Game Night – Kingsburg: To Forge a Realm

Kingsburg: To Forge a Realm

Designers: Andrea Chiarvesio, Luca Iennaco
Manufacturer: Fantasy Flight Games
Year: 2009
Players: 2 – 5
Time: 90 minutes
Ages: 10 and up

A few weeks ago I wrote about Kingsburg, a fun game where you build buildings, influence the king’s advisors and defeat monsters. This is a great expansion. It adds variety and new strategies. Lately I’ve been feeling a little burned out on expansions, but this one really does help the game. It doesn’t feel so much like an expansion for expansion’s sake, as some do.

Actually, the expansion is more a collection of 5 “modules” that can be used separately or in conjunction to change the base game, add a little something different.

The first module is new province sheets. They have the original buildings, but add on two new rows. The second module is single strips of building that can be used over lines in the original province sheets or the new ones. When we played the other weekend, we each got two extra rows and could use both, one or neither. I think we all used both because new building are cool, right? There are seven strips available, two of each, so everyone’s building options are different. Some of the new buildings I remember off-hand are the brewery, the traveling market and the griffin ranch.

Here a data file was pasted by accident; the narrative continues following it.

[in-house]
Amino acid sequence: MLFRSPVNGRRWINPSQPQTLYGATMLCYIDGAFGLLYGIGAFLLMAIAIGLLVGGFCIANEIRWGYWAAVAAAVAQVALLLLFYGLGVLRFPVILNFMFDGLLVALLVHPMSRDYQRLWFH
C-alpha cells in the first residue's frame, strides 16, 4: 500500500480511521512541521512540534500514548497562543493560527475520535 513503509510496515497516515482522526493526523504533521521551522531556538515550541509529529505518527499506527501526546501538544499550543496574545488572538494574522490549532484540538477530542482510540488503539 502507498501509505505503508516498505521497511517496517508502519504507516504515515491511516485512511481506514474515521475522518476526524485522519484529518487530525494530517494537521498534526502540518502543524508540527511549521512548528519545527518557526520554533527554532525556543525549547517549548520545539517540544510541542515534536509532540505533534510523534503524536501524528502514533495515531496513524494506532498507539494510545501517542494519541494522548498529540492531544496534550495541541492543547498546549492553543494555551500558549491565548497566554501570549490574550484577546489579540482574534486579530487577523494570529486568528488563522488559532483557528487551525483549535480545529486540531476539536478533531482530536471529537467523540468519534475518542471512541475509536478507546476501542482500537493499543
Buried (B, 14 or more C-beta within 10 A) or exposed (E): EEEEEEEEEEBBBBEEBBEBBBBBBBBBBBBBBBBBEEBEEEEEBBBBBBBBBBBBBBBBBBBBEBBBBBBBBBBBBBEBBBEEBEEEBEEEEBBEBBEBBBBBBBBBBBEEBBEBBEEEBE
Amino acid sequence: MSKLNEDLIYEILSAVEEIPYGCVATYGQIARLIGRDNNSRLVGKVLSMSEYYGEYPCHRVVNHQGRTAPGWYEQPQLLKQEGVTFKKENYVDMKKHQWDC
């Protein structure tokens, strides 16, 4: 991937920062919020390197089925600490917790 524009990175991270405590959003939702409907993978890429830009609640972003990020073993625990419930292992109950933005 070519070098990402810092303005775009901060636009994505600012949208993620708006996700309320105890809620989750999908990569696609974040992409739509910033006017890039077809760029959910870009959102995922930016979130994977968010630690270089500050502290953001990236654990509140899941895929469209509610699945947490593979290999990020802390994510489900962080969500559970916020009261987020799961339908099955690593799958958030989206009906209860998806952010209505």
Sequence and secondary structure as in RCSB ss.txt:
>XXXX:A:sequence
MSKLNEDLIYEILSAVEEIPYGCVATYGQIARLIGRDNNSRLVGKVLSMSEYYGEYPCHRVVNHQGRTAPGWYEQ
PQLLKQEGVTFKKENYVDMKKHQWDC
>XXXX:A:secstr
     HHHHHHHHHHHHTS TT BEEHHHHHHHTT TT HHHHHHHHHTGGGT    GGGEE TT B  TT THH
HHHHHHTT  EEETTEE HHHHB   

The third module is governor cards. Basically, each player gets one of 24 roles, whether it be fairy, trickster, or sculptor for example, each with their own skills or strengths, a benefit they provide to that player alone. I forget the title of my card, but the last time we played at the beginning of year three I could build up to 3 building in the first column for free. Definitely gave me a jump in the middle of the game, but also influenced what I built in the two years before that.

Destiny cards, the fourth module, on the other hand affect all the players. A new one is drawn at the beginning of the year and lasts through that year. I think we had one that said the king is sick, so he cannot be influenced this year. There are some that involve new forests or fog.

The last module we haven’t tried yet. It involves using soldier tokens instead of die rolls for the battles, but the other ones just seemed so much funner that we haven’t gotten to this option yet.

I love the individual strips of building that only replace one row,┬áthe governor cards. They each add a little twist and make it so each player has a different strength or different set of options. They add to your choice, while the destiny cards add a touch of randomness. You can’t plan for what the next year has in store for you. The new province sheets are a little too long to fit well on our table, with the board and everything. I know that seems petty, but you have to be able to play the game to enjoy it. I don’t want my little markers falling off the bottom row every time I reach for a cube of gold.

Overall a great addition to our game shelves.

My brother purchased our copy for David for his birthday. Thanks! I am an Amazon and Funagain Games associate.

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